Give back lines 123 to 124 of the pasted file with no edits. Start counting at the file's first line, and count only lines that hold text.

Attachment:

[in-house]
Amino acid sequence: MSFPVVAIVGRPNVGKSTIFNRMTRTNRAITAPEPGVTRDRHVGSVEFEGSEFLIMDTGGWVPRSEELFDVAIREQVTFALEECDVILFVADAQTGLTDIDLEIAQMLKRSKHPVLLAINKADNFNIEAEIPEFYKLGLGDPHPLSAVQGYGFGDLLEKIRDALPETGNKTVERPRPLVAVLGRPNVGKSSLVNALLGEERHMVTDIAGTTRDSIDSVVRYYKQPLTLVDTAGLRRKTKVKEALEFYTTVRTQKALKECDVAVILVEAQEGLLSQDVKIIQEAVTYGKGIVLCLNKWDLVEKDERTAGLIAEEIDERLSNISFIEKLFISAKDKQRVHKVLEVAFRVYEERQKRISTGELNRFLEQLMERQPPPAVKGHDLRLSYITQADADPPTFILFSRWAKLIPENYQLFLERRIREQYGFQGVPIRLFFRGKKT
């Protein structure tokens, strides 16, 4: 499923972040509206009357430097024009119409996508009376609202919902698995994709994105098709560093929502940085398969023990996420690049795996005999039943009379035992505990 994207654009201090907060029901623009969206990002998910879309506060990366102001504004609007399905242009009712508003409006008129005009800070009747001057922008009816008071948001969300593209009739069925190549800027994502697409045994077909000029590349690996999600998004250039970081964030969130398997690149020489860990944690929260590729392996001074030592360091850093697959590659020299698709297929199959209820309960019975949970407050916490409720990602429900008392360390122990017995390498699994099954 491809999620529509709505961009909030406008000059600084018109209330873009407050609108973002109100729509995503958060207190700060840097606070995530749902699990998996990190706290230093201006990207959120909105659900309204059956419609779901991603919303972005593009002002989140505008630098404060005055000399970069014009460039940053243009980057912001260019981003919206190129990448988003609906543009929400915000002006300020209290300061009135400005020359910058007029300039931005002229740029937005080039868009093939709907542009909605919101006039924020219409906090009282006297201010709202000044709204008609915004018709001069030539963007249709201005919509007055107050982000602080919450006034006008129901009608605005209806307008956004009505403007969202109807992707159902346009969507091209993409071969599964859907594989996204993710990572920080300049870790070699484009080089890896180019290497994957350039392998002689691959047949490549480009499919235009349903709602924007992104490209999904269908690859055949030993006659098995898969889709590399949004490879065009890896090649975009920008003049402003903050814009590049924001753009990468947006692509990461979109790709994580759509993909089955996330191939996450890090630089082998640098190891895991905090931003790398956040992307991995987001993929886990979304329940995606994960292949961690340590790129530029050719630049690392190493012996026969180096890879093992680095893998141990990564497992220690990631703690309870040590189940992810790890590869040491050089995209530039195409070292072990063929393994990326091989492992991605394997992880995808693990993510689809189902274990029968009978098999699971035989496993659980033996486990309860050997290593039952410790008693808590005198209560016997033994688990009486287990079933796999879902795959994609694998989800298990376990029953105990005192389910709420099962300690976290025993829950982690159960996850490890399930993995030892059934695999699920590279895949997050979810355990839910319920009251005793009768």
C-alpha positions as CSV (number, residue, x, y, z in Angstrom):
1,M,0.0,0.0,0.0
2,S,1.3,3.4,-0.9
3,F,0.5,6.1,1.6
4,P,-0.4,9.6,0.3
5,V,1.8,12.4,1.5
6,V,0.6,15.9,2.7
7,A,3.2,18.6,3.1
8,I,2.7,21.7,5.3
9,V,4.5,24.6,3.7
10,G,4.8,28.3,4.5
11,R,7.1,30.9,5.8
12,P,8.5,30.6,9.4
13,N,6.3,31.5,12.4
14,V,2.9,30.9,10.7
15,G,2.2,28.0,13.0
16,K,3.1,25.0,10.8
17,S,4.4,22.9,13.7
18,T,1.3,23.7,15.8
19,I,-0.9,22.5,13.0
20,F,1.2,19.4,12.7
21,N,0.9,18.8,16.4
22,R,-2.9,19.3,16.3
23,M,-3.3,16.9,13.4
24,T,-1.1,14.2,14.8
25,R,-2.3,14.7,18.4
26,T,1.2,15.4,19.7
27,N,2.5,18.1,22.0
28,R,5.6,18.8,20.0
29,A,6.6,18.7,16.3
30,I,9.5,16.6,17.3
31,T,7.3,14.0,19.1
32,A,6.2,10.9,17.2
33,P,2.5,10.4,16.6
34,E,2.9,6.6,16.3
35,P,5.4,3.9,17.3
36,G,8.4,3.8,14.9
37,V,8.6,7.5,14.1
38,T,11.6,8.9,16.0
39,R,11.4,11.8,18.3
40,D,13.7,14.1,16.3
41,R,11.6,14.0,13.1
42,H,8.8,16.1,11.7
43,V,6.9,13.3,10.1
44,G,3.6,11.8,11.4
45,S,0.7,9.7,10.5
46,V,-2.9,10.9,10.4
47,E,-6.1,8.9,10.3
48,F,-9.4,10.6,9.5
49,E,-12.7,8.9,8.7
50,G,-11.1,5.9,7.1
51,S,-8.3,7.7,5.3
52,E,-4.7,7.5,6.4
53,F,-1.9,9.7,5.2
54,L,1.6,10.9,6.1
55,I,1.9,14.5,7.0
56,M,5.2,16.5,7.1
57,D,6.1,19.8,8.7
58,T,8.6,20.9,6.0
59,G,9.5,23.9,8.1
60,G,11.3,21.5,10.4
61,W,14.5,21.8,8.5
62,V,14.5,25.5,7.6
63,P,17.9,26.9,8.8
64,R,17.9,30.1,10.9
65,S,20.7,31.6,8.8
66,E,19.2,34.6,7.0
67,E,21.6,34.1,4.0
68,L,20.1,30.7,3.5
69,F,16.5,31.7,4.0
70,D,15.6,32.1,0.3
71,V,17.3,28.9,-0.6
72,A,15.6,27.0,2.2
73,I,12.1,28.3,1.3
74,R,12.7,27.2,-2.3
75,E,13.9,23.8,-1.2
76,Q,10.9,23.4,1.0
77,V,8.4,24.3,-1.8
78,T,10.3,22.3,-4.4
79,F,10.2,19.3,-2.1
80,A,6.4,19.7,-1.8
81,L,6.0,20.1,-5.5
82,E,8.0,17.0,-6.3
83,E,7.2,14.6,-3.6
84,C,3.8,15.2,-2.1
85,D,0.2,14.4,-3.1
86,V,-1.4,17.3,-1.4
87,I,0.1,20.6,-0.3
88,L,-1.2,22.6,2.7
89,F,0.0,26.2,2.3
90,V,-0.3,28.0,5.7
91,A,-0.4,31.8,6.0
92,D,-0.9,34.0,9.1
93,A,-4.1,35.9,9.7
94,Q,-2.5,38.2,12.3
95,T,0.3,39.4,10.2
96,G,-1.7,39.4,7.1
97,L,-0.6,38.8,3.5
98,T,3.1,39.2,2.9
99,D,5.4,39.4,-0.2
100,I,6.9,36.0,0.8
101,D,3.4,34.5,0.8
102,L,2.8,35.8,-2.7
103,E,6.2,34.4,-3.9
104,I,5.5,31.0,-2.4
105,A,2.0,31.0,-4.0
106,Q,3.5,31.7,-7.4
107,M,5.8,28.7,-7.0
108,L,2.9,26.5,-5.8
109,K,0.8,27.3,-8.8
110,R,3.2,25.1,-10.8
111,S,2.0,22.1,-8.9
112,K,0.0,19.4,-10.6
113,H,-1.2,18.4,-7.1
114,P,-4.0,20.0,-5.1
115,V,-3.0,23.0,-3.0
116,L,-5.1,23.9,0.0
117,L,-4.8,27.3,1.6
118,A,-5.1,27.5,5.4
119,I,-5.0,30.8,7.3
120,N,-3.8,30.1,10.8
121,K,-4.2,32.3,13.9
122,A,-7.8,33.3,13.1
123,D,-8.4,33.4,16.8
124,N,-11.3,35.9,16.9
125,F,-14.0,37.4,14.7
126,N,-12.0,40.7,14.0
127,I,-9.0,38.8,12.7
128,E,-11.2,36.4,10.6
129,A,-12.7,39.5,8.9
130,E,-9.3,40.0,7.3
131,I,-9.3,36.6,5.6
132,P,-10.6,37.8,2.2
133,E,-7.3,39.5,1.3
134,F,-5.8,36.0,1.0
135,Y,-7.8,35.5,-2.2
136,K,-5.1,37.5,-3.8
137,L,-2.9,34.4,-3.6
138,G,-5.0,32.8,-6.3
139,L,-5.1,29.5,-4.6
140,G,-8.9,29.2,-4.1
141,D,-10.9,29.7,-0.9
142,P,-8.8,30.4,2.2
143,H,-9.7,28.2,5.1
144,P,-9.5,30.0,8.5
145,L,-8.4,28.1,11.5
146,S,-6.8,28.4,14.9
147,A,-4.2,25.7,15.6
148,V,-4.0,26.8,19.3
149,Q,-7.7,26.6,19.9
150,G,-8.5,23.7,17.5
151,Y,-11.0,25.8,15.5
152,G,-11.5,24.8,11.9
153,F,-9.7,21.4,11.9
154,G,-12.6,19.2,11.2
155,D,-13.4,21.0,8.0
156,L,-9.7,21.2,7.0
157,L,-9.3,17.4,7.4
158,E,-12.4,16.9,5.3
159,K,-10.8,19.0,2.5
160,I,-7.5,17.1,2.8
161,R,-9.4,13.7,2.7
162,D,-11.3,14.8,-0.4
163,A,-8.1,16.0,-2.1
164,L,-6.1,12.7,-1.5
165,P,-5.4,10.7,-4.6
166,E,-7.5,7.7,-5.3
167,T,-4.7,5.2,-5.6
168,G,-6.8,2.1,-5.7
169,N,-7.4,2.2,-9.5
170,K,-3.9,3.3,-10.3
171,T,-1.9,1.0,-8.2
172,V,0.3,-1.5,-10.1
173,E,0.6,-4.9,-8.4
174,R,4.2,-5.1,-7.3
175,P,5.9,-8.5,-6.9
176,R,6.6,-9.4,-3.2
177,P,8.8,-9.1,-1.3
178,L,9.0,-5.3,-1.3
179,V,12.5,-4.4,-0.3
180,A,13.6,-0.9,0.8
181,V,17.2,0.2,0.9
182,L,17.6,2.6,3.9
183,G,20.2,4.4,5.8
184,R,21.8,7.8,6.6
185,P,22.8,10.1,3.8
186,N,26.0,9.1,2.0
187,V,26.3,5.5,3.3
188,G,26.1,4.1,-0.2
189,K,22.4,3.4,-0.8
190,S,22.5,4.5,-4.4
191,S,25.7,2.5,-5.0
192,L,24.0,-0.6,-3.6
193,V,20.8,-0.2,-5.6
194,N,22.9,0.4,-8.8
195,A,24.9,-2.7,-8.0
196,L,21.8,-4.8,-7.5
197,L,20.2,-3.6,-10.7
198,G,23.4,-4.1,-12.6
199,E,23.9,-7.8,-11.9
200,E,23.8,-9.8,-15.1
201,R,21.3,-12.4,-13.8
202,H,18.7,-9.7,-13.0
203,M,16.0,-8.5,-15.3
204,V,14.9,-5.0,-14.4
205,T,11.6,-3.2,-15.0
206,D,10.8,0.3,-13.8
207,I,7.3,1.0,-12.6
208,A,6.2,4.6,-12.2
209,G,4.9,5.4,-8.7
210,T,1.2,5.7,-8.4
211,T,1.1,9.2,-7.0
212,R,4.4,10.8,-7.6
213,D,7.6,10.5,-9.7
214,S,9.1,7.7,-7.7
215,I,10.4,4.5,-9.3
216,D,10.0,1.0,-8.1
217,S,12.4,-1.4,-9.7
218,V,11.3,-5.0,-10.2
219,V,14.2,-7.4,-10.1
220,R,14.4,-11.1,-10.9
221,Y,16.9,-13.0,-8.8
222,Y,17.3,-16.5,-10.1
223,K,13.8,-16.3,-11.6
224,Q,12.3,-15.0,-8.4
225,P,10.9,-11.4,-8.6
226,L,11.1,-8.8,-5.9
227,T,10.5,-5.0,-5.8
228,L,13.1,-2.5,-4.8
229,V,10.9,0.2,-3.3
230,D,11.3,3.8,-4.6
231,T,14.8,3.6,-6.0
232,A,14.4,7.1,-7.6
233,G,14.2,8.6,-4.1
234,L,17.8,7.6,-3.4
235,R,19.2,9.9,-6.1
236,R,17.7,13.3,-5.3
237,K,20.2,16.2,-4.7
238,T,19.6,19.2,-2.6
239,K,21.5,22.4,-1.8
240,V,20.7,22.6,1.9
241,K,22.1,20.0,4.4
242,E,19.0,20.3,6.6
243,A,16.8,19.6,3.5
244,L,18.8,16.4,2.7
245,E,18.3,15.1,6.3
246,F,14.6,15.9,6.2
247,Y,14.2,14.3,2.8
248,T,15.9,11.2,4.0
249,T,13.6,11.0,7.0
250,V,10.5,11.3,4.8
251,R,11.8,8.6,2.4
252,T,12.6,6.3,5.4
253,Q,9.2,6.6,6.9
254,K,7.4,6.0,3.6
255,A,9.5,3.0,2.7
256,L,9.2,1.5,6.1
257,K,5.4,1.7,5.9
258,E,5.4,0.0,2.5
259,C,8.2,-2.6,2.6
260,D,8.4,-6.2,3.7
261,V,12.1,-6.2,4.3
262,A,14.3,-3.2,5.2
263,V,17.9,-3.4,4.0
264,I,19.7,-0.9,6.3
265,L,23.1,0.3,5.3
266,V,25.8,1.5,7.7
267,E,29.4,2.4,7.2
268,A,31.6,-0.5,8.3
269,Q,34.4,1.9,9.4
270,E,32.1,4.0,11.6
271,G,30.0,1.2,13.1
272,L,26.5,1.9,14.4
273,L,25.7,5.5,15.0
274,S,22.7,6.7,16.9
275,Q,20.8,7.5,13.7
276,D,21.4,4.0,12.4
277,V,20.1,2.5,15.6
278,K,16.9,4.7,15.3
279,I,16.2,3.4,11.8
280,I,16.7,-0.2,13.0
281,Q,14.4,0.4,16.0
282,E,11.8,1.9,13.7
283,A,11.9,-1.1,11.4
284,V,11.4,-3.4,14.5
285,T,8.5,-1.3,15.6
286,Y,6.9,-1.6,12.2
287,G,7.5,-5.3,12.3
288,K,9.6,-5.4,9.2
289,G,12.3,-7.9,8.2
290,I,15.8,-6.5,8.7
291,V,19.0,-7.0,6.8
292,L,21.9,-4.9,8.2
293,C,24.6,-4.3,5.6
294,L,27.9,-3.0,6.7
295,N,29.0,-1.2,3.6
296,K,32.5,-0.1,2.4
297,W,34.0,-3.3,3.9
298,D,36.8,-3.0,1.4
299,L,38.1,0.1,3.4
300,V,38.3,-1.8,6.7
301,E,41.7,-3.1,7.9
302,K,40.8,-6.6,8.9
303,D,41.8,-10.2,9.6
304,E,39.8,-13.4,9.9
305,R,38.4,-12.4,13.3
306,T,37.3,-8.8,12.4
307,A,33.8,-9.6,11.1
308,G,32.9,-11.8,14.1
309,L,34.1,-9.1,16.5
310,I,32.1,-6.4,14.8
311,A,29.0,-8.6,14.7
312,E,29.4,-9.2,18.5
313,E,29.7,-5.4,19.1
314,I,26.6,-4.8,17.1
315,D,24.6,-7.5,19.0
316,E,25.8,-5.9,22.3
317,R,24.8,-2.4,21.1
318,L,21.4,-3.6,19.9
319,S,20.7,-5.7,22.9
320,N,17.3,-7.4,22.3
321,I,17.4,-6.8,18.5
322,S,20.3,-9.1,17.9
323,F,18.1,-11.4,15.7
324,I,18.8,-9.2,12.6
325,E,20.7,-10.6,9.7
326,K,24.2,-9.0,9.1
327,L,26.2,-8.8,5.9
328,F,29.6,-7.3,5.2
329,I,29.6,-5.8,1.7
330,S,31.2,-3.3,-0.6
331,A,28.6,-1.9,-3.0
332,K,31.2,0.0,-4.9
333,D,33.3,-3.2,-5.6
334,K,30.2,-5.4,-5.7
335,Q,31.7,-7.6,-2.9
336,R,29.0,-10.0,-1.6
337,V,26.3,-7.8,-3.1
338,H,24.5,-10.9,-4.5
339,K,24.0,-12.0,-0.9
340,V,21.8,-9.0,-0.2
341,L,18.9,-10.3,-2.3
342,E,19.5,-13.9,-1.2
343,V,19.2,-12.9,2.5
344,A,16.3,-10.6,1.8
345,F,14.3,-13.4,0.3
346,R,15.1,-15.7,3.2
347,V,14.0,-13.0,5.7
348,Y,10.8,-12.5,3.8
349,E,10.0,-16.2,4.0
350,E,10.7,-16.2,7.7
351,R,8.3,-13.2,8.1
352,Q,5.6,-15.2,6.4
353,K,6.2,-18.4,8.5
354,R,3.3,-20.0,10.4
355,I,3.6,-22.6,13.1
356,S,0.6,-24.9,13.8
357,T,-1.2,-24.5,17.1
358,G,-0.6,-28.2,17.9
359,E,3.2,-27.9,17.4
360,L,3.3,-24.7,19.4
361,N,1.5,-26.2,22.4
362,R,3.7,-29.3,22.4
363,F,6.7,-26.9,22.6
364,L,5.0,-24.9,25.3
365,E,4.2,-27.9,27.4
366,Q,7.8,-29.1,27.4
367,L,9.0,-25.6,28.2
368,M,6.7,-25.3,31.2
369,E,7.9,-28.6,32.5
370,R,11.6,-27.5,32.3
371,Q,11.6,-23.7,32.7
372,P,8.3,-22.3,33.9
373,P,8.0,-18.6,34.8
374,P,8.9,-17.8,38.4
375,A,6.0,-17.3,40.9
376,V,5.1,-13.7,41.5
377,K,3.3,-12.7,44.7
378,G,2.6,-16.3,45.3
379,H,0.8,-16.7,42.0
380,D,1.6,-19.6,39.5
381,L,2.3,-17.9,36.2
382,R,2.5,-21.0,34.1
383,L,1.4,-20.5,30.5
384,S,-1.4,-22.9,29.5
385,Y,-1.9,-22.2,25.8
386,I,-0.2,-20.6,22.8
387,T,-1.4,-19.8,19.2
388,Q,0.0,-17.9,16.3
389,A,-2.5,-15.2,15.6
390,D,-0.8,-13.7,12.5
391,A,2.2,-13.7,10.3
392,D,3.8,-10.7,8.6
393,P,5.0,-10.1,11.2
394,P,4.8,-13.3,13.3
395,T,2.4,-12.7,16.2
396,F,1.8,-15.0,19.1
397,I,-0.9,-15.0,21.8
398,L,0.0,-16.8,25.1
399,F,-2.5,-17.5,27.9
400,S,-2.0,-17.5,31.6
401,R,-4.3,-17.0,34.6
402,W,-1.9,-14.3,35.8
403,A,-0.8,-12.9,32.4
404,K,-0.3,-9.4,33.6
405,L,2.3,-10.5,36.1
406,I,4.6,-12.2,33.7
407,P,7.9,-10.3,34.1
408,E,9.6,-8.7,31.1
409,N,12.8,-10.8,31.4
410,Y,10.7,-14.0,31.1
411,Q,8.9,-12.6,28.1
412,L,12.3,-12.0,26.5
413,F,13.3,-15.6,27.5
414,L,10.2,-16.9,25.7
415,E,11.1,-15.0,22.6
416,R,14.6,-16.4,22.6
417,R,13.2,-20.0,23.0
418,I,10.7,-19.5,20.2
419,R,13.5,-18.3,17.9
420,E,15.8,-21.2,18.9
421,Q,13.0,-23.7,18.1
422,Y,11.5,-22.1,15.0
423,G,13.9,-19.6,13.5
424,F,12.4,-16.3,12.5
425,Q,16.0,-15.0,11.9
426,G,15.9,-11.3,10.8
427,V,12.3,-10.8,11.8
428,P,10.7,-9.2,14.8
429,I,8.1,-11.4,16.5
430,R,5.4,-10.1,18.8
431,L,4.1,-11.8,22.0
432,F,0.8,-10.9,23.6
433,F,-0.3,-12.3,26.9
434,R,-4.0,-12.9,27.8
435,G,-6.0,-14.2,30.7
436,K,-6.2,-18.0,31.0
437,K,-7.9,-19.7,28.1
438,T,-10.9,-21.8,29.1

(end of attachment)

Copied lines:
119,I,-5.0,30.8,7.3
120,N,-3.8,30.1,10.8